George, who commutes into Doncaster for work daily, said: “Personally I just find it a lot easier to go out and grab something for lunch than I do bring my own food. It saves me time in the morning too. There’s definitely a lot of choice here. My favourite is probably Greggs.”

Another person said: “A lot of people in Doncaster don’t have a lot of money, so it’s a lot easier to grab something that’s maybe unhealthier from a fast food place than it is to cook from scratch.”

Marcus, who has lived in the Yorkshire city for 30 years added: “It’s not a rich place. A lot of people don’t have the money to buy the ingredients to make all of these, fancy, healthy meals that you see nowadays. We’re struggling as it is.”

And these comments about the cost of buying ingredients to make fresh, healthy meals, may well have a role to play in Doncaster’s obesity crisis. Doncaster Council’s Health and Wellbeing Strategy report found that obesity rates vary drastically between those living in the most deprived areas and those living in the least deprived areas of Doncaster. Deprivation is higher in the city than the national average and approximately 22.7% (13,208) of children there in property.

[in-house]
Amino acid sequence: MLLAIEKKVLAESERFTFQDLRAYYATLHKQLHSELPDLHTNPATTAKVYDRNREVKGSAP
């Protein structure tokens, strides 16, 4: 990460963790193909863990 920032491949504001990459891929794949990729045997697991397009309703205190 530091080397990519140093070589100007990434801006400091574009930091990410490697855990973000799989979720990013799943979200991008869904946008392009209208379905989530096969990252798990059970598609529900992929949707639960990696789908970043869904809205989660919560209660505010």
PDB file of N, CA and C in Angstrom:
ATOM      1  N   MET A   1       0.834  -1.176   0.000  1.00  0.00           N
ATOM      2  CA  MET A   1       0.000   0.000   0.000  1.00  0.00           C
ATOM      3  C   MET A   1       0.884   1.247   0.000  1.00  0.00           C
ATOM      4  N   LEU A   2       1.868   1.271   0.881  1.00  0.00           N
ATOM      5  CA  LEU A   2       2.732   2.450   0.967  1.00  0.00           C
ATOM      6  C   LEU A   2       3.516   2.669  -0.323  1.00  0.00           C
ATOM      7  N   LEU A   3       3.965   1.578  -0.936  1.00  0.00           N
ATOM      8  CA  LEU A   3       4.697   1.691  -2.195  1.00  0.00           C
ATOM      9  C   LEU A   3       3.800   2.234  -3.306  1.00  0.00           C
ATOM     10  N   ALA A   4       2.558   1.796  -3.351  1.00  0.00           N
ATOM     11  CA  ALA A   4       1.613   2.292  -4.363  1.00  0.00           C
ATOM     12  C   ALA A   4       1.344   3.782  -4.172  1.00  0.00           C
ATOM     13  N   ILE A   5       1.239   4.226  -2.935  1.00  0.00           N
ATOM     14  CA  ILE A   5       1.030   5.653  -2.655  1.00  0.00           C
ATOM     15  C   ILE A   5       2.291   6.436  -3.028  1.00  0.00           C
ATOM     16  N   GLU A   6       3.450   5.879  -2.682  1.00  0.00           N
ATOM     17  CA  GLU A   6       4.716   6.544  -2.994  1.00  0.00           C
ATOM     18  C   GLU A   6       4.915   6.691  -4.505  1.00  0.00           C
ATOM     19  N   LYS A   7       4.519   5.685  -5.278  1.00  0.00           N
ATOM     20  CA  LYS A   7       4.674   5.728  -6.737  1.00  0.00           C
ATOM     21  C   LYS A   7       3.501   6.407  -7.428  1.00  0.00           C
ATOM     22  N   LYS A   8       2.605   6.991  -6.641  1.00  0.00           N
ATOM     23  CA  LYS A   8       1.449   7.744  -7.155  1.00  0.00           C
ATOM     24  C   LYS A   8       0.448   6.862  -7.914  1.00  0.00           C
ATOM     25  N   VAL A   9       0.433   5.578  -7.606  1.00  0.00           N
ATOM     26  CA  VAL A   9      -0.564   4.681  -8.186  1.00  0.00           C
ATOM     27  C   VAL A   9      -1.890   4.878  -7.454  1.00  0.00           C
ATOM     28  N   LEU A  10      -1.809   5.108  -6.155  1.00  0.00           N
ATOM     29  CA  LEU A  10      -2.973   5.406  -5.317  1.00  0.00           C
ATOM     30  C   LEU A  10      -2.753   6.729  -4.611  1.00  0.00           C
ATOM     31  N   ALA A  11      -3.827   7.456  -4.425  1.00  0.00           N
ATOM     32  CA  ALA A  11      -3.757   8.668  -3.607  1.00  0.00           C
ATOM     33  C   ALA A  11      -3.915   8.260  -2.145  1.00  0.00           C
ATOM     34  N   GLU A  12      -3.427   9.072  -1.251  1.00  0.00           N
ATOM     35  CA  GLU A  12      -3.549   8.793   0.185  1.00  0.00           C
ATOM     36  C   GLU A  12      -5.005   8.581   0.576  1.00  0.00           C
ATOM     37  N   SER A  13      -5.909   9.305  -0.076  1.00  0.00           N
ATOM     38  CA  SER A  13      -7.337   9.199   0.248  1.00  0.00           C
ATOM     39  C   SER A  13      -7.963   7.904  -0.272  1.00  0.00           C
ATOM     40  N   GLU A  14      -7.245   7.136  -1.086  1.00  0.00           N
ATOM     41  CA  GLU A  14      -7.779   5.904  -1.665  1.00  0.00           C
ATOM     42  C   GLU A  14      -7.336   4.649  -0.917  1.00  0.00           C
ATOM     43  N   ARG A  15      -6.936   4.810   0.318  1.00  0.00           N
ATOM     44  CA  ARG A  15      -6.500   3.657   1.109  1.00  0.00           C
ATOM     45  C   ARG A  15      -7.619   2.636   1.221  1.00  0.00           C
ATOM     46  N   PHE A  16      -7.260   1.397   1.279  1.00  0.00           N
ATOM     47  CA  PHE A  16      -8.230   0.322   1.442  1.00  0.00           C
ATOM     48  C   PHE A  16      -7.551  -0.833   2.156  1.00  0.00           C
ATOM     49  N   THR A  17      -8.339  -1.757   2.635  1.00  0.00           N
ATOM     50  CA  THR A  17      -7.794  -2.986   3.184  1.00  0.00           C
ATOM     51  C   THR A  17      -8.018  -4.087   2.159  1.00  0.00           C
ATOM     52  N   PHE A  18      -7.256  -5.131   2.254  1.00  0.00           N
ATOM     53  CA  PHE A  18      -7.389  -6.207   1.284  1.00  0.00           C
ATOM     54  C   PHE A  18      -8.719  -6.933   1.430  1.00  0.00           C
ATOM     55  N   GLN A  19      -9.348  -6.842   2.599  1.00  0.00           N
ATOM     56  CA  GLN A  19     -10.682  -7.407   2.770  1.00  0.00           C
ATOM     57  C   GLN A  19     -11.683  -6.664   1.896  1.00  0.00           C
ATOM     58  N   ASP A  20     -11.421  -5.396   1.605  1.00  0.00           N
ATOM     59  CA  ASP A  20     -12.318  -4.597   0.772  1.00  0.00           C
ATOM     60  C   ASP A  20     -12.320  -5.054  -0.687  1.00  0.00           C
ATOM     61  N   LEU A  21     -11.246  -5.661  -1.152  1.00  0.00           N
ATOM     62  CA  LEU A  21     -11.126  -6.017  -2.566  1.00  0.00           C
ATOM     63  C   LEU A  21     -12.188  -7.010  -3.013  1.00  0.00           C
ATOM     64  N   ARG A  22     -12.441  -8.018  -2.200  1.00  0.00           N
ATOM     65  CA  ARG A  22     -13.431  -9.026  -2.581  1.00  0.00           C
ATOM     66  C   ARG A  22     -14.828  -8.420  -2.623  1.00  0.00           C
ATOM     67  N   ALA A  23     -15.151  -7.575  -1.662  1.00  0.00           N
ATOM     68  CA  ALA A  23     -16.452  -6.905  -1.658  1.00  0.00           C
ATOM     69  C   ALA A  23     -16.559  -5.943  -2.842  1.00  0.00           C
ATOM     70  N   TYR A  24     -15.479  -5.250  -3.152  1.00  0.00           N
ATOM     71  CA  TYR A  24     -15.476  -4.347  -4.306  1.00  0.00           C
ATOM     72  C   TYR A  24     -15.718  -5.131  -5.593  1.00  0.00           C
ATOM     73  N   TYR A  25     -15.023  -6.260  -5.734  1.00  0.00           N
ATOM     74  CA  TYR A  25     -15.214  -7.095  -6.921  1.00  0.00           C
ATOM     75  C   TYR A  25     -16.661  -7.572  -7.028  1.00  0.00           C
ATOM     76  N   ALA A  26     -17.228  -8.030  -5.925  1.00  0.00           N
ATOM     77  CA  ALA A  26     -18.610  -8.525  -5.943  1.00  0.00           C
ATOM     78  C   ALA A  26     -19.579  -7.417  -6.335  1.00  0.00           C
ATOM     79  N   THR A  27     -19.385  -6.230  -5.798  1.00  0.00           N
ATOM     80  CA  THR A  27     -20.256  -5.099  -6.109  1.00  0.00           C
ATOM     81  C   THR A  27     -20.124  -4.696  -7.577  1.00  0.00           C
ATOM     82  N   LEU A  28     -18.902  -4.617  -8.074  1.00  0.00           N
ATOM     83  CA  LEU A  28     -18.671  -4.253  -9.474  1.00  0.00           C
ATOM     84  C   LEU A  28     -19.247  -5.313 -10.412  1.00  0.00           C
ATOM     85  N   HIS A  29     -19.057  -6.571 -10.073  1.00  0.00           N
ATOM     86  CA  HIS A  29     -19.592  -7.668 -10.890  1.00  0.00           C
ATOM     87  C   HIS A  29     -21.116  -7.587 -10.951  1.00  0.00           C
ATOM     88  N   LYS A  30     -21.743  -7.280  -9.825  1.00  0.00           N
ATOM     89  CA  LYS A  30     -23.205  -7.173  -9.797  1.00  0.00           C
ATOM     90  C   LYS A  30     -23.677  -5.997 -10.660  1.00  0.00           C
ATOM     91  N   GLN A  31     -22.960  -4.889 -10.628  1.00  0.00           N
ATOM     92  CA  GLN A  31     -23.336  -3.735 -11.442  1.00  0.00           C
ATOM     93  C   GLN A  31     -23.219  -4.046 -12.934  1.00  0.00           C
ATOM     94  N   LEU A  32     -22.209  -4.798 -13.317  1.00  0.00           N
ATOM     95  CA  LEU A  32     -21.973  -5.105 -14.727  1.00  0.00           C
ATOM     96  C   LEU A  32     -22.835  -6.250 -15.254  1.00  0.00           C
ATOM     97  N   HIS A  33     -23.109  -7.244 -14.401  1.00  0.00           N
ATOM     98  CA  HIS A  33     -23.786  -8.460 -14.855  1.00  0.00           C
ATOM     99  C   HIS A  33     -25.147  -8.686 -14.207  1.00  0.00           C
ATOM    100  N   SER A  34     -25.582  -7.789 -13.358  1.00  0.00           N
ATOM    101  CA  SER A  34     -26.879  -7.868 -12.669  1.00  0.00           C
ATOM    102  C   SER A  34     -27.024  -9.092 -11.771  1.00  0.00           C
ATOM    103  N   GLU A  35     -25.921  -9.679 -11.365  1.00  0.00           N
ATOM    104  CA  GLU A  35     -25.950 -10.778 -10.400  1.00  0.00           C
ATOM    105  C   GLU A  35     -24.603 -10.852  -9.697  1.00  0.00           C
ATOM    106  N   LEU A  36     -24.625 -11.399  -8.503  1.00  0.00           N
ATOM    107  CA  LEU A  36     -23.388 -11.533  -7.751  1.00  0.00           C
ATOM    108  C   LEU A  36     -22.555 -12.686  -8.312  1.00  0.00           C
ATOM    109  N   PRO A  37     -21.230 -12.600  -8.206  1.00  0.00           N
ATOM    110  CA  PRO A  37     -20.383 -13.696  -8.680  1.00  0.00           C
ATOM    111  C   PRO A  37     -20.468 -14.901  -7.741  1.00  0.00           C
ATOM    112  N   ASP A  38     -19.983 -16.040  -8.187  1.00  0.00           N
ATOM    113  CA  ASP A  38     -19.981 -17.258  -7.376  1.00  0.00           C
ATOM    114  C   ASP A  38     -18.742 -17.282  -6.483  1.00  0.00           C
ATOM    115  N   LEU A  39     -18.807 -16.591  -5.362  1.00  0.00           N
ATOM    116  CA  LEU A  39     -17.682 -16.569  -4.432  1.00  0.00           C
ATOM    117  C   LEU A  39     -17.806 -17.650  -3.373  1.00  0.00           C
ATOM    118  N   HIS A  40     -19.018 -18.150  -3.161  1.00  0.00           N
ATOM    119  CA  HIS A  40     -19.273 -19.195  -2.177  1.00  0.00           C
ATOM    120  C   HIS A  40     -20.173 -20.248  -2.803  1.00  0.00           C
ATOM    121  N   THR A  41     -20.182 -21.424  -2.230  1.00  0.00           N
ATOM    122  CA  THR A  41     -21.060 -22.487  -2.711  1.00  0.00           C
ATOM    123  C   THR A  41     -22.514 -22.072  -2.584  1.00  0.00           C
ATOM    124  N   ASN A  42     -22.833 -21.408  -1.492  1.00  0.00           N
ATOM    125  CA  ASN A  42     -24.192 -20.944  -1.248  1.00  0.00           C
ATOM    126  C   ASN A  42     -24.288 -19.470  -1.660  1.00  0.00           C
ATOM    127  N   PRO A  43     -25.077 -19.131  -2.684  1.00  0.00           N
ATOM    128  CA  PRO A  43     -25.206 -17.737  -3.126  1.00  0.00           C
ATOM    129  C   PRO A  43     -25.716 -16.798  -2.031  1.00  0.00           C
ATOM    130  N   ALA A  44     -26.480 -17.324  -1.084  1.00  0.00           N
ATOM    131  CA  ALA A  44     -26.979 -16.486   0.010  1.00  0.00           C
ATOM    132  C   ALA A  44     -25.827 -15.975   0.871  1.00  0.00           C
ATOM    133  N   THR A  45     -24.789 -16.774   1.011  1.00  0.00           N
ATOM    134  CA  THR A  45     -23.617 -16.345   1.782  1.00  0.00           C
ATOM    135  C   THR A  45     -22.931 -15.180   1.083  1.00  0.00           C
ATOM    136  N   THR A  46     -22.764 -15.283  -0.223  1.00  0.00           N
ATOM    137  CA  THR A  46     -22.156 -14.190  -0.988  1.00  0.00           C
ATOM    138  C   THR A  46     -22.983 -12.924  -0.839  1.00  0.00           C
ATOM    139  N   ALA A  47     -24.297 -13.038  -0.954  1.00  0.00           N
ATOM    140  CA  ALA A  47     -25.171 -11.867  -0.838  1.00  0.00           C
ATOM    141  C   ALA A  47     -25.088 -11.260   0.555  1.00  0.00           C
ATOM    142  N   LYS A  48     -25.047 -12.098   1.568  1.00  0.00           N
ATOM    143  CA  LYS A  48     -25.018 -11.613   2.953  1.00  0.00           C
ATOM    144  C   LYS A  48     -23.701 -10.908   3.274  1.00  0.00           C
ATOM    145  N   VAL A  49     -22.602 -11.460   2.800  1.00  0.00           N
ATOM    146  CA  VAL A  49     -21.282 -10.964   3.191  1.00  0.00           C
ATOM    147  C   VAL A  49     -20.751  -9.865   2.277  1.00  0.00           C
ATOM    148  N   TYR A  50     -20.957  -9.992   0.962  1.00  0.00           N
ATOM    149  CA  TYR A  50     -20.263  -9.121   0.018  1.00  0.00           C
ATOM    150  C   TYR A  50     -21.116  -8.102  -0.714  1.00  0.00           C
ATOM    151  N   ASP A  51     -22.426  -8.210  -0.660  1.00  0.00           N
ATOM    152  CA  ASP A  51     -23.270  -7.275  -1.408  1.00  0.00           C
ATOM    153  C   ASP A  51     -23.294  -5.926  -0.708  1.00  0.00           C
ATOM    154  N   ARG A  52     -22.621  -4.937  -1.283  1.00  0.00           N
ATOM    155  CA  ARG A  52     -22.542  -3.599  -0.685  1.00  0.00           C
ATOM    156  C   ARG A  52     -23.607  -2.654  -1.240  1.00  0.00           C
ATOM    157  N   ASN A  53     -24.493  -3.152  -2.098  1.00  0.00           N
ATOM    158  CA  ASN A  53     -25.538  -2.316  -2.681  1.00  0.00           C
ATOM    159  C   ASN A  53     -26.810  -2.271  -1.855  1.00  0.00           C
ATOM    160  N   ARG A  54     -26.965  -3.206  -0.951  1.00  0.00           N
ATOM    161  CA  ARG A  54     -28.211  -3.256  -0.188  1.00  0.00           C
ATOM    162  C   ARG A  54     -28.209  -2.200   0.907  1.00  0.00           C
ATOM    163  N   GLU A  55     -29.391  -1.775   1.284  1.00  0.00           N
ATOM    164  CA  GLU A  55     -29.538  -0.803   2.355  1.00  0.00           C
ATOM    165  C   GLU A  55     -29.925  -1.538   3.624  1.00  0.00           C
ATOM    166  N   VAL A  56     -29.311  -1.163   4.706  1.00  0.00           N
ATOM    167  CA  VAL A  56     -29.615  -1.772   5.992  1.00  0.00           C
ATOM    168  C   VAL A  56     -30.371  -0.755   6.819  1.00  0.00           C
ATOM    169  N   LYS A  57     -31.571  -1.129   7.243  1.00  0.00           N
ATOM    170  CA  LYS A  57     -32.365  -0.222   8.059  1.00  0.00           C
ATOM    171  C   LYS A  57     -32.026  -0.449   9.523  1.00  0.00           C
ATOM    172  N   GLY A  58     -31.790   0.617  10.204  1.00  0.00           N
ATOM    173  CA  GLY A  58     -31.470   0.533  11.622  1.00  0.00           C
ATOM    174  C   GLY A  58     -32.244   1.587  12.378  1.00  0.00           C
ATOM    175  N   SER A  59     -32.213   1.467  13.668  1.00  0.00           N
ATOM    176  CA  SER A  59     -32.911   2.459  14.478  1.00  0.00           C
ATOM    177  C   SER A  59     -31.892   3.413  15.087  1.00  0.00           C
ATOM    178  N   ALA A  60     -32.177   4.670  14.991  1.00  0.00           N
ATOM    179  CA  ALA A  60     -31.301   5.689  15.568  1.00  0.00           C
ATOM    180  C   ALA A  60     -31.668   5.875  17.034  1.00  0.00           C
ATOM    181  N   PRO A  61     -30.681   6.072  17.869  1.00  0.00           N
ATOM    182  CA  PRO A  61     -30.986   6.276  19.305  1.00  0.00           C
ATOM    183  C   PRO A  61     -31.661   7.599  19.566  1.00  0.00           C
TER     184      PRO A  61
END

Kelly, 26, who was out for the morning with her four-year-old daughter, explained it's cheaper for her to buy frozen produce than it is fresh. She explained: “For me, especially with the cost of living crisis, it’s a lot easier to go to the supermarket and buy cheap frozen food than it is to buy fresh, healthy things. I think something needs to be done about the cost of these things because it’s not right.”

In Doncaster market there were some signs of health - or at least, colour. After being inundated with the view of beige pasties, sausage rolls and white paper bags all morning, seeing some colourful fruit and veg being sold by a number of greengrocers was much appreciated - you just had to make sure that you turned your head and looked away from the Pound Bakery behind you.